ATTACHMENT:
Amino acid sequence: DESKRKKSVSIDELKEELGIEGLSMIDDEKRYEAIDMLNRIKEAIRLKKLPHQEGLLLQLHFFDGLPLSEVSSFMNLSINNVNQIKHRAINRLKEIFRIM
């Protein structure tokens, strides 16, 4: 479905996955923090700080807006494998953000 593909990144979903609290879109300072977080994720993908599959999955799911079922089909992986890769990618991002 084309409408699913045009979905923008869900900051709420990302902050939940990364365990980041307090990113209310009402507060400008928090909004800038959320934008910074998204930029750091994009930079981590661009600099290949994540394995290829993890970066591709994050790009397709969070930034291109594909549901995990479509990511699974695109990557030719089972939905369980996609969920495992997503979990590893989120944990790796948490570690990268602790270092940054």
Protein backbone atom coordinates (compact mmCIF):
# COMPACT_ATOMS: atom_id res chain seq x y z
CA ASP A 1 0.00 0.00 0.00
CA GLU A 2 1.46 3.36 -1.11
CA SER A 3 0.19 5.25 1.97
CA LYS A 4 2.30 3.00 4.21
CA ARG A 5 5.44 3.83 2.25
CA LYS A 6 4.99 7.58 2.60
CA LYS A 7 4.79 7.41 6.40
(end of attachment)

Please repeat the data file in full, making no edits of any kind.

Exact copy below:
Amino acid sequence: DESKRKKSVSIDELKEELGIEGLSMIDDEKRYEAIDMLNRIKEAIRLKKLPHQEGLLLQLHFFDGLPLSEVSSFMNLSINNVNQIKHRAINRLKEIFRIM
């Protein structure tokens, strides 16, 4: 479905996955923090700080807006494998953000 593909990144979903609290879109300072977080994720993908599959999955799911079922089909992986890769990618991002 084309409408699913045009979905923008869900900051709420990302902050939940990364365990980041307090990113209310009402507060400008928090909004800038959320934008910074998204930029750091994009930079981590661009600099290949994540394995290829993890970066591709994050790009397709969070930034291109594909549901995990479509990511699974695109990557030719089972939905369980996609969920495992997503979990590893989120944990790796948490570690990268602790270092940054």
Protein backbone atom coordinates (compact mmCIF):
# COMPACT_ATOMS: atom_id res chain seq x y z
CA ASP A 1 0.00 0.00 0.00
CA GLU A 2 1.46 3.36 -1.11
CA SER A 3 0.19 5.25 1.97
CA LYS A 4 2.30 3.00 4.21
CA ARG A 5 5.44 3.83 2.25
CA LYS A 6 4.99 7.58 2.60
CA LYS A 7 4.79 7.41 6.40